On appeal, defendant's contentions as to liability are not directed at the finding of negligence but to the proofs as to proximate cause as it related to the increased risk and ultimate injury. In this regard, Dr. Robinson opined that the diagnostic delay increased the chances of metastasis and decreased the chances of surgical intervention, but he was unable to quantify the changes or to express a view as to when the metastasis occurred. He could only say that the smaller the cancer, the less likely the metastasis; that it was less likely that metastasis had already occurred in April of 1984 and that she still had a chance of having a tumor that could have been receptible*fn2 at that time. Defendant contends these are essentially lay views -- no more than common sense -- and insufficient to support a finding of a causal relationship between the delayed diagnosis and the final result of the already existing lung cancer, a type of cancer with a substantial death rate. He argues that there is a dearth of evidence that the failure to perform the x-ray in April 1984 was a substantial factor in bringing about Mrs. Roses' ultimate harm -- that there was no evidence to show that an earlier diagnosis would have made any difference.

In Battenfeld v. Gregory, 247 N.J. Super. 538, 546-547, 589 A.2d 1059 (App.Div.1991), we examined the relevant law:

In a series of cases, our Supreme Court has held that in the context of medical malpractice, when there is evidence that the defendant's negligence increased the risk of harm to the plaintiff and that the harm was in fact sustained, it becomes a jury question whether or not that increased risk constituted a substantial factor in producing the injury. The Court reasoned that the difficulties of identifying, defining and proving injury in some malpractice cases justify the use "of a standard of causation that is more flexible than that used in conventional tort claims." This flexible standard apparently applies to all medical malpractice cases in which there is evidence that the defendant's negligence increased the risk of the occurrence of the ultimate eventuating harm by failing to arrest the patient's downward medical course.

[257 NJSuper Page 218]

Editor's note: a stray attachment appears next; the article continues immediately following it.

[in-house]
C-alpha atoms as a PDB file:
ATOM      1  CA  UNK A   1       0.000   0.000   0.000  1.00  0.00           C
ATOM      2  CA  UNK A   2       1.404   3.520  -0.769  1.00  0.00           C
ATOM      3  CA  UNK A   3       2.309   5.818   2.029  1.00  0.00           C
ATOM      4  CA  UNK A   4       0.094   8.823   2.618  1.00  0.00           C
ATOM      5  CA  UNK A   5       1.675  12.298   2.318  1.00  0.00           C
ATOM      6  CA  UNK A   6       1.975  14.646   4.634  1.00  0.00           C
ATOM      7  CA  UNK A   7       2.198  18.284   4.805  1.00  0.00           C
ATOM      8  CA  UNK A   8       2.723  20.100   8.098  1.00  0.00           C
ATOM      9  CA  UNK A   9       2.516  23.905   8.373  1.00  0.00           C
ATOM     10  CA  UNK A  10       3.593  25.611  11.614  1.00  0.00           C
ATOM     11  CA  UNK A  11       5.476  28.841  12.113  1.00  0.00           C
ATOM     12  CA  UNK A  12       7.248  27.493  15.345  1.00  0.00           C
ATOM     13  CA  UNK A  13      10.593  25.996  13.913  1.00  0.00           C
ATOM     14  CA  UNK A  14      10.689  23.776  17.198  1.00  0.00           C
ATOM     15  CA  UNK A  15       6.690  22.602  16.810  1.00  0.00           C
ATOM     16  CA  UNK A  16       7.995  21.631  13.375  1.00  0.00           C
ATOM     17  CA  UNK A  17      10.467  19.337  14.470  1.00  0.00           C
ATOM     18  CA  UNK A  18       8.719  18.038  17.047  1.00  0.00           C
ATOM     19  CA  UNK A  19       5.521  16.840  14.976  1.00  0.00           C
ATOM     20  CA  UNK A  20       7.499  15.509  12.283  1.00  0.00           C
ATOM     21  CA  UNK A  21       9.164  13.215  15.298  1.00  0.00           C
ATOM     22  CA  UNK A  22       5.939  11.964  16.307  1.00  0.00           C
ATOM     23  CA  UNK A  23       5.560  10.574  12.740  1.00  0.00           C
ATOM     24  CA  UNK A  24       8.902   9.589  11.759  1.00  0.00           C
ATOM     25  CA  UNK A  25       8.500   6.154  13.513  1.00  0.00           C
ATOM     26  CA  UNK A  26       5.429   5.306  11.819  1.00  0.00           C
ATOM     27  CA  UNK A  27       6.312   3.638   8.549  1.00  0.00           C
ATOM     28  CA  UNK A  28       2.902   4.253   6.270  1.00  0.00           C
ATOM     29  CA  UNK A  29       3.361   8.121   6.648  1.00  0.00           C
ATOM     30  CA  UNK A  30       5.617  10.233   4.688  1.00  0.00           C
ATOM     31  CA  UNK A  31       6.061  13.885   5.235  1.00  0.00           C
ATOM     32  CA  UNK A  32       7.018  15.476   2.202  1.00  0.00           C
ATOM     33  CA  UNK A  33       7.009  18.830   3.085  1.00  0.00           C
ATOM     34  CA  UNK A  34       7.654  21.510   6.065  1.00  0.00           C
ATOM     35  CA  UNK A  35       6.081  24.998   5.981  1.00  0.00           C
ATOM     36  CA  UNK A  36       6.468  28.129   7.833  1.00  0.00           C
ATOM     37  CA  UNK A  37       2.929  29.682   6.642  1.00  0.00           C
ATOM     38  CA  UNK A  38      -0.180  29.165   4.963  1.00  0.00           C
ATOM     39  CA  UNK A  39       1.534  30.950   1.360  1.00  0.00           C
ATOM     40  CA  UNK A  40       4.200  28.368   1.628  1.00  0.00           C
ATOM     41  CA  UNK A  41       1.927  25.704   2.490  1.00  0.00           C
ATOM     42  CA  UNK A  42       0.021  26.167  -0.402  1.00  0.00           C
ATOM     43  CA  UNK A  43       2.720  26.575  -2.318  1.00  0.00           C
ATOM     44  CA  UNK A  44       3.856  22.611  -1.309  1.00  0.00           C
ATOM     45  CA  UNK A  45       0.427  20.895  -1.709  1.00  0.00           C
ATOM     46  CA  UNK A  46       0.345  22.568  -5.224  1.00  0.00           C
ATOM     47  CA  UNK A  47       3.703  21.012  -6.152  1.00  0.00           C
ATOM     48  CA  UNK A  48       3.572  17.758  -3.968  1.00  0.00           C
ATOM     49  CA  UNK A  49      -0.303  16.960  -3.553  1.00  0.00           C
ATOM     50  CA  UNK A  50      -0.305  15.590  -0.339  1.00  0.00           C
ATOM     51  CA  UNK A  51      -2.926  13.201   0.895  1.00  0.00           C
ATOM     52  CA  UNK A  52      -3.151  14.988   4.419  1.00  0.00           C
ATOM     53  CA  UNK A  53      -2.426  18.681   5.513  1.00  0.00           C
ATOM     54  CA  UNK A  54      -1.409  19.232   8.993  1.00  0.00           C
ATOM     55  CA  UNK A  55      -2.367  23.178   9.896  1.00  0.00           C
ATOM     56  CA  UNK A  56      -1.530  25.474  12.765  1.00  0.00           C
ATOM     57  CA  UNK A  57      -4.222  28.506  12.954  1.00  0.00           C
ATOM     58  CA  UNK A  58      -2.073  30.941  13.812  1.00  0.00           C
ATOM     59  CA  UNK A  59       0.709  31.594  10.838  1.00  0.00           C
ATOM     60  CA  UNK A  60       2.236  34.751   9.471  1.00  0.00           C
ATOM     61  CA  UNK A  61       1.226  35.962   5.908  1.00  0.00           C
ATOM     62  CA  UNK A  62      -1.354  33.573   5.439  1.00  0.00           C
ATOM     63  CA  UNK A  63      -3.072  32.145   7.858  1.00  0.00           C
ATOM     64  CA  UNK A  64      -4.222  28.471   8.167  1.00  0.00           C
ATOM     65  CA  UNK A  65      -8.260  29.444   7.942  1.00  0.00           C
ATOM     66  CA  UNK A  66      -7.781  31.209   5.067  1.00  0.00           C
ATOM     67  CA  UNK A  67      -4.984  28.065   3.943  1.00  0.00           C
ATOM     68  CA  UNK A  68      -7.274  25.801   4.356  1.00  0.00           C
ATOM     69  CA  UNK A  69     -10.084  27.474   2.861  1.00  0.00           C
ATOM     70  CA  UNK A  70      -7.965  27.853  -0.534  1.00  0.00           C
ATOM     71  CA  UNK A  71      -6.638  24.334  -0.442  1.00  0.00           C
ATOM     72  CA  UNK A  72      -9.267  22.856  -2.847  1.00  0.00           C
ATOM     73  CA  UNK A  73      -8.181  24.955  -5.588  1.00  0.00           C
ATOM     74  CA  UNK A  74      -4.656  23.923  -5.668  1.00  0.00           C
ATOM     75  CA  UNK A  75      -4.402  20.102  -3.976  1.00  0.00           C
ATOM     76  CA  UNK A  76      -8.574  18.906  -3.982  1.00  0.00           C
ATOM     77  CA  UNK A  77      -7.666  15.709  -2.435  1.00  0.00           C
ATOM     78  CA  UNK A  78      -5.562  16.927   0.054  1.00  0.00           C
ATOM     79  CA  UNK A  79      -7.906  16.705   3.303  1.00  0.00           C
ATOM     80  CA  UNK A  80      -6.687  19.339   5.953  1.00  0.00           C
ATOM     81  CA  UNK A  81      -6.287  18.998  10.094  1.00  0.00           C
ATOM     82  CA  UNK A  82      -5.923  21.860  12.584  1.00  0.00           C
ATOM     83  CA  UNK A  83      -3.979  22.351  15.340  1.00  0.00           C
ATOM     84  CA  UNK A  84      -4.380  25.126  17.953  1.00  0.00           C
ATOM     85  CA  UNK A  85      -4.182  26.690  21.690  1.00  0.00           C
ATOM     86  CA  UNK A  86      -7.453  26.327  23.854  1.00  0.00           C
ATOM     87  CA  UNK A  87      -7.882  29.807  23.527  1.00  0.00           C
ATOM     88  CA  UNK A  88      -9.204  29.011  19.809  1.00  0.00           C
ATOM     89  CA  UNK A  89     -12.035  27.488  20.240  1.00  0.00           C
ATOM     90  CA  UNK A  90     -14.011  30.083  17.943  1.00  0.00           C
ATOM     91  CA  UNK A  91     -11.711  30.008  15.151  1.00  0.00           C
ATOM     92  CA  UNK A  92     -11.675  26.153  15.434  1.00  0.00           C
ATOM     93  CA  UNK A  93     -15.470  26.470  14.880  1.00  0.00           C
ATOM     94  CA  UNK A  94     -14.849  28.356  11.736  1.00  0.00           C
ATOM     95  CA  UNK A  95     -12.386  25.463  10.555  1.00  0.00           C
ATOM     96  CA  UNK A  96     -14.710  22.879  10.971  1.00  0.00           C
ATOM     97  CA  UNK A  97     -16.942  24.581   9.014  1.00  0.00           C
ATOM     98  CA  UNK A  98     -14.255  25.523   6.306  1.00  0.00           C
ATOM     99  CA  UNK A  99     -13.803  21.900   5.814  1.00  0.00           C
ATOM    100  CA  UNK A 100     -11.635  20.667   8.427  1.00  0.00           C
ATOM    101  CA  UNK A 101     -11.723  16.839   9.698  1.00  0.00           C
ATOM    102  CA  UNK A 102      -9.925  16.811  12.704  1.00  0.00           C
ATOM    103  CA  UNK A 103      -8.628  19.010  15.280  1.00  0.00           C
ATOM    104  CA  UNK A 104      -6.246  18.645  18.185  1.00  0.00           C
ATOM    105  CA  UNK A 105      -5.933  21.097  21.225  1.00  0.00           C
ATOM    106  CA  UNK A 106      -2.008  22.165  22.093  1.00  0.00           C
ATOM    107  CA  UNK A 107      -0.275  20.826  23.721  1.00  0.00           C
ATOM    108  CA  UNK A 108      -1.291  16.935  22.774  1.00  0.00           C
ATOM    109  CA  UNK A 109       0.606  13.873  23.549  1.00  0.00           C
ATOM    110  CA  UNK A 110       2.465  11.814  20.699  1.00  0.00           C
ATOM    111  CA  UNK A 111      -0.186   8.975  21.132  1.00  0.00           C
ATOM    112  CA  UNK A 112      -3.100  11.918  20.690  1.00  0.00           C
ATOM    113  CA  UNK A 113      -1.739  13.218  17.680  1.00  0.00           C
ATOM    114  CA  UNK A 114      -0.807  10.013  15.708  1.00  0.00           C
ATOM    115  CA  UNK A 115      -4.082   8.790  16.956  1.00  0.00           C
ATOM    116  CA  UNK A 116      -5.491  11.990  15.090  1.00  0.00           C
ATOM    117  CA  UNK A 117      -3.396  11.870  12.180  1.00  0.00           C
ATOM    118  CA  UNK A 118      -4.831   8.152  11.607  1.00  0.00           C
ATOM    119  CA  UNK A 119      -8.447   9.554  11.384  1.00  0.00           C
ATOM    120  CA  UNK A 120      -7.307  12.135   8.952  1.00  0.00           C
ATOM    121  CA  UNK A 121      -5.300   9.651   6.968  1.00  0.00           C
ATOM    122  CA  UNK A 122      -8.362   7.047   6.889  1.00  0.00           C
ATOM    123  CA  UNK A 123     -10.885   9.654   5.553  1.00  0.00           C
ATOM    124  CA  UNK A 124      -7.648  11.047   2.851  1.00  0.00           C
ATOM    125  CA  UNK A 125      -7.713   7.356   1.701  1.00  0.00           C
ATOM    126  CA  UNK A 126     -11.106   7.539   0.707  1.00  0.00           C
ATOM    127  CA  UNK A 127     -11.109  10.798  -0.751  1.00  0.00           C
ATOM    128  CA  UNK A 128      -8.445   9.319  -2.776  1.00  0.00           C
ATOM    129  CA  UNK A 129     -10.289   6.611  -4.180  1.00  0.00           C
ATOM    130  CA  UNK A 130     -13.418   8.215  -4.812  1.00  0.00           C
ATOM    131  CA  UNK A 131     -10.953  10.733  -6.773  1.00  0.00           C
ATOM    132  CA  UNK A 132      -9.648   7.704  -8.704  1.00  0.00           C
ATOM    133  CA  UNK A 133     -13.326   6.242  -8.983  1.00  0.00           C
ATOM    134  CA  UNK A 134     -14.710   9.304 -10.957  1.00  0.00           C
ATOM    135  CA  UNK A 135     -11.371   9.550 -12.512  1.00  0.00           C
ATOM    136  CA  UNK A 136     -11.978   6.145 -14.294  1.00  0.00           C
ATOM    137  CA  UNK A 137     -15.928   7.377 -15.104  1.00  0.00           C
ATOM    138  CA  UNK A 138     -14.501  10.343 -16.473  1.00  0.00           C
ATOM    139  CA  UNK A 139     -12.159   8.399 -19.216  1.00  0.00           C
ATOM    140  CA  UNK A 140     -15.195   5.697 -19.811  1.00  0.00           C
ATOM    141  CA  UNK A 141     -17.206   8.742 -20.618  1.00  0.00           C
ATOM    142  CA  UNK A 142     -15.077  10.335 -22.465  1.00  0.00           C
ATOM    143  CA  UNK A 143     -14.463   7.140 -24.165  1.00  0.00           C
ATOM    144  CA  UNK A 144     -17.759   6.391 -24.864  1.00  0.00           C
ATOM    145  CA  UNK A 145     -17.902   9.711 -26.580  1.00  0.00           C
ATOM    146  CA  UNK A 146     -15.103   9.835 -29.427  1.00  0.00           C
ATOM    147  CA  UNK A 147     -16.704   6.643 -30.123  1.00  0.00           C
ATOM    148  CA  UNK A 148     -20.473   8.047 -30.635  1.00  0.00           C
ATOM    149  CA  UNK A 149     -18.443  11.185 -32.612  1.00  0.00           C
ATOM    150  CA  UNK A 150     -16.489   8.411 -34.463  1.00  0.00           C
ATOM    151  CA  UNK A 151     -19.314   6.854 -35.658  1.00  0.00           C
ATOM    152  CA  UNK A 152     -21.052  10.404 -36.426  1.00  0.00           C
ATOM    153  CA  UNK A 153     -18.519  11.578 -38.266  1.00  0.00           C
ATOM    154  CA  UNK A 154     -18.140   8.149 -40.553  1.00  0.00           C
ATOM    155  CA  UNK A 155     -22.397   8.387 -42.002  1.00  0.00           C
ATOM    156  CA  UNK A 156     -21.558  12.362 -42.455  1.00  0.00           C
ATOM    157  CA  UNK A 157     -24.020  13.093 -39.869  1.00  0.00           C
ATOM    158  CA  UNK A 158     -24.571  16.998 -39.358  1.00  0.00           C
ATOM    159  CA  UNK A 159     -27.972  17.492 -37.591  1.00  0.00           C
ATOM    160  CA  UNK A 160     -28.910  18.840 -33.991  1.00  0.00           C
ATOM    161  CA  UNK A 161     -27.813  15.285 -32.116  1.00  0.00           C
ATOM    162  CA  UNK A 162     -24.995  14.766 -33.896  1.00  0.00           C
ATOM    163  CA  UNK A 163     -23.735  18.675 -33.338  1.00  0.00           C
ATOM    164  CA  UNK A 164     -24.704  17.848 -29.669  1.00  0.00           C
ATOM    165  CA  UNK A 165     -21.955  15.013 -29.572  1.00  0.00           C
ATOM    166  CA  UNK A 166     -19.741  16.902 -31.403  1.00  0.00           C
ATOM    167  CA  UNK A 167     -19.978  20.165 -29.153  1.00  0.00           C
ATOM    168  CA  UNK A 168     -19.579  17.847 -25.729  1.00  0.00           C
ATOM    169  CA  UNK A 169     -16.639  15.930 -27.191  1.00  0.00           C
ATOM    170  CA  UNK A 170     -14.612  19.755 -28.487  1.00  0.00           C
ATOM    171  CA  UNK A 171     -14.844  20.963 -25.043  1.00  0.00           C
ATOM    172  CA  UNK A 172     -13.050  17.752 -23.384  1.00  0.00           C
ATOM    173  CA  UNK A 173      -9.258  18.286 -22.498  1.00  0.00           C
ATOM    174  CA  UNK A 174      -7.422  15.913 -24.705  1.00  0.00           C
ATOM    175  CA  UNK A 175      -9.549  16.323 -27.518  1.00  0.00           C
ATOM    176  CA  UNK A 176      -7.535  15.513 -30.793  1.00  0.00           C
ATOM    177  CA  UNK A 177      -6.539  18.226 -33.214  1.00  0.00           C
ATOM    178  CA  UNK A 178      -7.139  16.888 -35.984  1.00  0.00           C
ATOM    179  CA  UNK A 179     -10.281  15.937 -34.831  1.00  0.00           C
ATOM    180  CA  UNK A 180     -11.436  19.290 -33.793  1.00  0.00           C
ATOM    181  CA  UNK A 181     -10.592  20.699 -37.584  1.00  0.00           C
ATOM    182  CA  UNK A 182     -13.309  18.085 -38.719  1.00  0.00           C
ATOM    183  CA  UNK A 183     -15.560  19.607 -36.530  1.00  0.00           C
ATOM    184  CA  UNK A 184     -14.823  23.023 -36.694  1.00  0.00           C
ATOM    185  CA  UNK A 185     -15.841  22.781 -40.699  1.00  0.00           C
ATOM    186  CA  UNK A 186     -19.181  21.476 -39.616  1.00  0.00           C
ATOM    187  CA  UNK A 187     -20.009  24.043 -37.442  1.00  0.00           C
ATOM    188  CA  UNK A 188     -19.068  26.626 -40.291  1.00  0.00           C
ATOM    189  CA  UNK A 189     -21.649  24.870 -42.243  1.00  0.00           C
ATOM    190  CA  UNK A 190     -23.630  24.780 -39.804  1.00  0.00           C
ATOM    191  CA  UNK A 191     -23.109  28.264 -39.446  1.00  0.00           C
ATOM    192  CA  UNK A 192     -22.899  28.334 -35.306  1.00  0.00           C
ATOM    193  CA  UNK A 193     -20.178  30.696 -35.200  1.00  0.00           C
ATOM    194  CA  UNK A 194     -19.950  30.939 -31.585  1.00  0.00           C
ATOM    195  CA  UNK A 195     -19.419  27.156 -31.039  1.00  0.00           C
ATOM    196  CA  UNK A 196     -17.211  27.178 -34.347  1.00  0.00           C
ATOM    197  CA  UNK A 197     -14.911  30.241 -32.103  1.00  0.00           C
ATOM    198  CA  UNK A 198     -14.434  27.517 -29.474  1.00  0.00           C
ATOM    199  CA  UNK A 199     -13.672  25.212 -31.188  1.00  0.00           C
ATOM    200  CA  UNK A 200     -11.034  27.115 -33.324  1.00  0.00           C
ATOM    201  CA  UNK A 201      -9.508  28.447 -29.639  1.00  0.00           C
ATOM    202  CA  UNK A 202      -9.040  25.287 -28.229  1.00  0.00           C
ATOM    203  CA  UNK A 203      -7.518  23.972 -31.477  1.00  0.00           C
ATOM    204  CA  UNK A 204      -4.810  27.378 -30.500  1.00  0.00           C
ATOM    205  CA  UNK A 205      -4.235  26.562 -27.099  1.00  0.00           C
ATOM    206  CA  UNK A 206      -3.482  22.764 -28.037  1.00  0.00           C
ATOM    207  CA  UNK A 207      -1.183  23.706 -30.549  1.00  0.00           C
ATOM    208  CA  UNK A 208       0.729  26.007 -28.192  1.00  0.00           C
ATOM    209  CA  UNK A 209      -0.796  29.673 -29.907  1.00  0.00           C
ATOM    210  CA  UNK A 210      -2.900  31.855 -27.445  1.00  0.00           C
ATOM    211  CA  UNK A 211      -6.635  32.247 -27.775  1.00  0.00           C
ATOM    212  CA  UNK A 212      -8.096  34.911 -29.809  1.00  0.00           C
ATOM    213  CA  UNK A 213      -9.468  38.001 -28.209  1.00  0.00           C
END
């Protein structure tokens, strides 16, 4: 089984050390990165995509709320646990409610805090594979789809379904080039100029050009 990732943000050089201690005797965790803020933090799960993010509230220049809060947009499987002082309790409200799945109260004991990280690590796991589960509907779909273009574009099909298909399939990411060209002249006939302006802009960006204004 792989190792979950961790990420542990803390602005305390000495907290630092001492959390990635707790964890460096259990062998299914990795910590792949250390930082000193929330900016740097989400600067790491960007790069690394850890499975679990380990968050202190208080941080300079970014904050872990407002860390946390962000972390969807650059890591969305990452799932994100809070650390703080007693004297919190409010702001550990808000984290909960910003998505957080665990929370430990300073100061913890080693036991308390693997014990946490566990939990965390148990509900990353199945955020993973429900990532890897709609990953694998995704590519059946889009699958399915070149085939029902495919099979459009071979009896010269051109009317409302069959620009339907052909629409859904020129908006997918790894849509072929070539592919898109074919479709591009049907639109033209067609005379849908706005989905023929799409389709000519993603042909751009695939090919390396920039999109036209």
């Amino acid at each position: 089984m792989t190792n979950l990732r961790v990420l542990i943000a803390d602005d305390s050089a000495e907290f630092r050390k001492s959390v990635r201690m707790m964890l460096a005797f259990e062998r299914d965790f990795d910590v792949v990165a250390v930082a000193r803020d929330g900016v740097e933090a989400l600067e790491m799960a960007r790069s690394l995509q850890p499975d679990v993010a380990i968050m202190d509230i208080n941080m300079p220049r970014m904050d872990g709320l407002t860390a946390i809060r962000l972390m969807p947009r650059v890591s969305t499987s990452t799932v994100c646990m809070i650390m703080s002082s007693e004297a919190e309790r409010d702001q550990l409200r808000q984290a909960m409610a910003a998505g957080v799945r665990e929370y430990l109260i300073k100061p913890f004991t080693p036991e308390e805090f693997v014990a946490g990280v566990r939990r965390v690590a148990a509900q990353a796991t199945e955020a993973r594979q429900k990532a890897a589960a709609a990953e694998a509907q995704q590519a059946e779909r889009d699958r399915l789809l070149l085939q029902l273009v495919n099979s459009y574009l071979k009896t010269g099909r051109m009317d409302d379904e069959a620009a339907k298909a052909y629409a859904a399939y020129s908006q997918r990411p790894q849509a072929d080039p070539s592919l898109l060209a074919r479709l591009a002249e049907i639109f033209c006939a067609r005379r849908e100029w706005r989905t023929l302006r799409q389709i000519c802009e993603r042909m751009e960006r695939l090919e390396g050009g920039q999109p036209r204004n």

This approach reflects the emerging pattern of decisions on this issue in other jurisdictions and has also been the subject of scholarly comment.

The substantial factor test of causation requires the jury to determine whether the deviation, in the context of the patient's preexistent condition, was sufficiently significant in relation to the eventual harm to satisfy the requirement of proximate cause. [Citations omitted]

Although Dr. Robinson was unable to quantify the harm done to Mrs. Roses by the delayed diagnosis, his testimony was clear that as a matter of medical probability the diagnosis was delayed by at least eleven months and that this delay increased the risk that she would lose the opportunity for treatment of the cancer at an earlier stage and before it had metastasized.*fn3 When diagnosed in March 1985, Mrs. Roses was stage four, the tumor could not be surgically treated, and her prognosis was very poor. Dr. Robinson was unable, because of the lack of earlier x-rays, to express an opinion as to just when Mrs. Roses' cancer metastasized but he did express an opinion, as a matter of medical probability, that the delay increased the risk that her malignancy would metastasize before it was treated; that her condition would advance to a higher stage before treatment and thus decrease her chances of survival. Thus, in short, he expressed an opinion that, within a reasonable degree of medical probability, defendant's negligence in failing to take an x-ray increased the risk of harm posed by the existing malignancy. See Scafidi v. Seiler, 119 N.J. 93, 108, 574 A.2d 398 (1990). This was sufficient to create a jury question whether the increased risk was a substantial factor in producing the ultimate result, ibid., and, if accepted by the jury, to support the jury's verdict.

[257 NJSuper Page 219]


Defendant's remaining contentions as to the damages are clearly without merit. As to the denial of a remittitur, see Baxter v. Fairmont Food Co., 74 N.J. 588, 596-598, 379 A.2d 225 (1977). The effect of Scafidi v. Seiler, supra, on damages, that is to say, the limitation of damages to reflect the lost chance attributable to the defendant's negligence, id., 119 N.J. at 112-113, 574 A.2d 398, was explicitly made prospective only. Id. at 114, 574 A.2d 398.*fn4